November 19th, 2012
My Best and Worst Financial Decisions Ever
7 Comments |
**Today’s guest post is contributed by Benjamin.**
It’s not always good to think in extremes, but today I wanted to look at the two extremes of my financial behavior in order to describe my best and worst financial decisions ever. Hopefully by reading this, you can learn from my personal experiences and get even better results in your own life.
My Best Financial Decision Ever
About 5 years ago, in 2010, my trusty old car was starting to show signs of wearing down. What kind of car was it? I’m glad you asked: it was a 1994 Toyota Camry, and I had been driving it since I graduated from college.
Boy, did I love that car! It was reliable and relatively comfortable, despite lacking some of the luxuries that would be expected in a newer vehicle. It had taken me on many trips throughout California, including to San Diego and back to Northern California (and a few trips to Tahoe). But it had over 200,000 miles on it and there were some indications that it was losing steam. So I had to part with it. Knowing that I needed to buy another car, I momentarily considered the possibility of buying a new car and taking out a car loan to pay for it.
I knew that most car loans were 3-6 years, though, and I didn’t like the idea of having that kind of payment staring me in the face every month. So I started looking on Craigslist to see what kind of used cars were available.
Fortunately, I found a used Nissan Murano that I was able to purchase for less than half of what I would have spent on a new car. I was lucky that I had enough money saved up so that I could combine it with the cash from selling my old car to purchase the Nissan (which was 7-years old).
Why was this such a good decision? Well, for one thing, the Nissan has been reliable and hasn’t caused me any major headaches. But more importantly, it turned out to be a crucial decision because a year later I decided to quit my job and pursue a different career – and that would probably not have been possible if I’d been tied to a monthly car payment!
What about you? Do you have a car payment that you’d like to get rid of? If so, then it’s worth saving up some money to purchase a used car. And even if you owe more than your car is worth, there are actions you can take to get out of your car loan. On the other hand, if you are in a tight spot financially, you may need to research what happens if you don’t pay your car payment and then take proactive steps to get rid of the car loan or to avoid falling behind on your payments.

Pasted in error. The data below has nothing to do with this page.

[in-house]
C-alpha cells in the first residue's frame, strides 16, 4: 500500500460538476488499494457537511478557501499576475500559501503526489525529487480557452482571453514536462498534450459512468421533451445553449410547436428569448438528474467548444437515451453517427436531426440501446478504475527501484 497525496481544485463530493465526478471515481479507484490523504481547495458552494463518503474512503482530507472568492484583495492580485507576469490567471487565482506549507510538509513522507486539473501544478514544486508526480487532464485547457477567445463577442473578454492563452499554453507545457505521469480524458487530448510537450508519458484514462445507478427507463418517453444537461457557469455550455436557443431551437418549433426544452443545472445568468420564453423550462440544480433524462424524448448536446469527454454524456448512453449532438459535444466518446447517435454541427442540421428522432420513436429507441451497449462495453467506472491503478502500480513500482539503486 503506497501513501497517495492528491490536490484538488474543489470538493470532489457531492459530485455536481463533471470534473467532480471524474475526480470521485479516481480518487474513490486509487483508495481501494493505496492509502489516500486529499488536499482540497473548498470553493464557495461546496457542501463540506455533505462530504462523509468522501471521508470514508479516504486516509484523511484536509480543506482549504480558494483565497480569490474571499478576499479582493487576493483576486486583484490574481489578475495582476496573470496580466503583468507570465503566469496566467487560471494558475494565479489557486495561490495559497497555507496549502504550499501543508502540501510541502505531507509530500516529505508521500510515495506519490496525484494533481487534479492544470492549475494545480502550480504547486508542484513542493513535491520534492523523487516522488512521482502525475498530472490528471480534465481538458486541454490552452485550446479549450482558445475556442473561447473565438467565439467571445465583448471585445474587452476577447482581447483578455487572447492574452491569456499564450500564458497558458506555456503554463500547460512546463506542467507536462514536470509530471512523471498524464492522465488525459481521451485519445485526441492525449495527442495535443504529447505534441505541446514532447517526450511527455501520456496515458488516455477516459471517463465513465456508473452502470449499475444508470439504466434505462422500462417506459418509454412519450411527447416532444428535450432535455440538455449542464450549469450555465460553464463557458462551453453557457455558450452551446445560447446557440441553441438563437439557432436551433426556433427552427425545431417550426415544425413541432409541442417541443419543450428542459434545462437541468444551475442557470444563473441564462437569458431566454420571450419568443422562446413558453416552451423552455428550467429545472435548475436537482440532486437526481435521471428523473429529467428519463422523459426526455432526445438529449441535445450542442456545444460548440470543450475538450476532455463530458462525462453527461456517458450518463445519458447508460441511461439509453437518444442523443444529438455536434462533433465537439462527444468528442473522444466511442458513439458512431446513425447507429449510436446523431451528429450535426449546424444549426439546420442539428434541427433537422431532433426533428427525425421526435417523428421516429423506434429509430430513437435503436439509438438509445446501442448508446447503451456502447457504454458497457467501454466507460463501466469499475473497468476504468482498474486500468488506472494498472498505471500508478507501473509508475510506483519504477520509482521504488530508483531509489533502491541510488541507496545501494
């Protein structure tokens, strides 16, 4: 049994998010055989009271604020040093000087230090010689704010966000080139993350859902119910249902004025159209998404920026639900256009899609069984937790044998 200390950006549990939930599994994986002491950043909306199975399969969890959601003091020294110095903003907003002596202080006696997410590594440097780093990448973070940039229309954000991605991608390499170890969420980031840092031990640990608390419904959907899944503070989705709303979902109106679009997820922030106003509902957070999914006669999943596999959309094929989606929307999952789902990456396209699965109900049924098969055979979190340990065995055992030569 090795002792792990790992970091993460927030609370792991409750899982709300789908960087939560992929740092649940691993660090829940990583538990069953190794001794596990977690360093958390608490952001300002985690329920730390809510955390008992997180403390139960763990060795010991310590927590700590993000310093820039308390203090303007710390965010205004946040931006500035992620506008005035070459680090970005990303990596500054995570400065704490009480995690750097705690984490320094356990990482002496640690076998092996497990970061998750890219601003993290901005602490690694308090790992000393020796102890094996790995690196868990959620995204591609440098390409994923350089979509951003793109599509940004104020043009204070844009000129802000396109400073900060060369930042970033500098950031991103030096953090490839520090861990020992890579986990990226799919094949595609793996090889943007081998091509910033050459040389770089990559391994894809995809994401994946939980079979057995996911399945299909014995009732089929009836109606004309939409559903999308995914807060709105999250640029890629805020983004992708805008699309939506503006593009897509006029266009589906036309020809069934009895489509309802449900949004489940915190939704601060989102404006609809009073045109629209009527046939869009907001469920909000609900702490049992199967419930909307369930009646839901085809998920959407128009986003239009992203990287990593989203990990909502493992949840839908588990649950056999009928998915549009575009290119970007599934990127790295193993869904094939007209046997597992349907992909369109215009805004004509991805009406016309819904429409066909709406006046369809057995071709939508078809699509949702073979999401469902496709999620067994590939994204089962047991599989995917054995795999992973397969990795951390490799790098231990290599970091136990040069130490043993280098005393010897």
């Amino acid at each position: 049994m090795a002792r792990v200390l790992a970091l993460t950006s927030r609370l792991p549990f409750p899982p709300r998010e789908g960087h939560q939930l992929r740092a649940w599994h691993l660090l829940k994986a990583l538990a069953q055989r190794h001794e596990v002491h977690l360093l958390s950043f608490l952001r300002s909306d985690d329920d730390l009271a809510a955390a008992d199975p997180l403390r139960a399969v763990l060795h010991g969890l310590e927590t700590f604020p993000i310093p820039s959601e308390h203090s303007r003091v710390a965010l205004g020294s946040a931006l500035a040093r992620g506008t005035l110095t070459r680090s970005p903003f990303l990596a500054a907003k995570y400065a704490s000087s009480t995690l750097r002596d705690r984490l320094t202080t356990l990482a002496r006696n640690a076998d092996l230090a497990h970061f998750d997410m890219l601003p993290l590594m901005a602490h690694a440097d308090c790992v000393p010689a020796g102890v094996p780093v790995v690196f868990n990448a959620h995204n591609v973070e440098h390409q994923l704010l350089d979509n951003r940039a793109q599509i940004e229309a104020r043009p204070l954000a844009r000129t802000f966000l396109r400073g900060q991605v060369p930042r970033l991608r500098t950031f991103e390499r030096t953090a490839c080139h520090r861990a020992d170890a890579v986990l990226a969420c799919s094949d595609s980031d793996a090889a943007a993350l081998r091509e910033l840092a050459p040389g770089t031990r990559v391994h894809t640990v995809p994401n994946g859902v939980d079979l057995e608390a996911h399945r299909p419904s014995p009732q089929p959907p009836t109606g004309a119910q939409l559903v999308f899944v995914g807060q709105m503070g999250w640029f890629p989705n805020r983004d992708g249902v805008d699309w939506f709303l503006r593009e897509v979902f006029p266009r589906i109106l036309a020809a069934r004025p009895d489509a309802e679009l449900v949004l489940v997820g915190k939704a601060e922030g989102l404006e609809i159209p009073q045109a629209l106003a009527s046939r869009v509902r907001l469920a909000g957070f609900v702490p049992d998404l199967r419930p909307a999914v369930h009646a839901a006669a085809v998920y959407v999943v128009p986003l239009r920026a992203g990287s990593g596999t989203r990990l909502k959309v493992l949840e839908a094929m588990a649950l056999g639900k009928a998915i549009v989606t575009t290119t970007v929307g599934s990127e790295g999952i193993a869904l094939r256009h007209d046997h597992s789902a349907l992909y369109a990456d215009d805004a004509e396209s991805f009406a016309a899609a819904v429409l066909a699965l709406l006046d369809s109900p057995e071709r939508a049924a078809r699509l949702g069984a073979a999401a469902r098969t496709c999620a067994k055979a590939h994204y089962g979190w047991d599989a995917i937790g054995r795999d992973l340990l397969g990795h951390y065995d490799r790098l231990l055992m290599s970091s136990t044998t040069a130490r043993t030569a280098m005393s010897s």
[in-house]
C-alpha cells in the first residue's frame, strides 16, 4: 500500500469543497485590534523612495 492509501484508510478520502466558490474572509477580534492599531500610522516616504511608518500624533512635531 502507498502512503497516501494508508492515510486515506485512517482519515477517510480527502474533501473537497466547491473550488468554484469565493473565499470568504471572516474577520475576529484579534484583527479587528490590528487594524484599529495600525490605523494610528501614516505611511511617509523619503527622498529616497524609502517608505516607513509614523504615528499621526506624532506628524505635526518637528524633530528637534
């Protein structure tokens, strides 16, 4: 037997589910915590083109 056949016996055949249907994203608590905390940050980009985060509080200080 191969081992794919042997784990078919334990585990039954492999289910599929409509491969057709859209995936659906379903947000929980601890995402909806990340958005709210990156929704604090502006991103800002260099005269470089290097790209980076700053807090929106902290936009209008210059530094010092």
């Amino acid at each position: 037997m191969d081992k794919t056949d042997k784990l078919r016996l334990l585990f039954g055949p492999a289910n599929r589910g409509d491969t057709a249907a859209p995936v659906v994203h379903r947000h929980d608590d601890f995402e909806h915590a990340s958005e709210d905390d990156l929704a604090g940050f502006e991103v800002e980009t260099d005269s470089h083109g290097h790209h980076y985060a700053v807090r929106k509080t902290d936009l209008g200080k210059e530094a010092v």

My Worst Financial Decision Ever
Ironically, my worst financial decision happened right after that moment when I quit my job to pursue a new career. At that time, I decided to focus full time on my job search rather than get a part-time job or find some freelance work that I could do in the meantime. As I wrote about during Self Improvement Month, my savings was enough to get me through the first couple months, but when I didn’t find my dream job in that time, I started relying on my credit card.
And once I started doing that, it lead me down the path of ever increasing debt and a credit card balance that was getting bigger and bigger each month. I knew I would have to pay off that debt eventually, and the thought of it began stressing me out. Fortunately, a few months later I found my dream job and everything worked out well. I was able to pay off my debt entirely earlier this year. But in retrospect, I believe that I should have taken steps to make sure I had some income to at least partially cover my expenses during that time.
If you are in the same boat as me, with credit card debt (or any type of debt), you can take steps to start becoming debt free today. Unlike me, you could find some freelancing opportunities to generate more income until your debt is gone. Or you can do some serious budgeting and find ways to save more money each month. Either way, you’ll need to write down all your debt amounts in one place and make a plan for how you will start paying them off (For those with multiple cards, you’ll need to decide which credit card to pay off first). And then use all the great tips here on the Credit Karma blog to inspire and inform you on your journey to being debt free!
Benjamin Feldman is a writer and personal finance expert at ReadyForZero, a site dedicated to helping Americans manage and pay off their debt – for free.
Follow Credit Karma!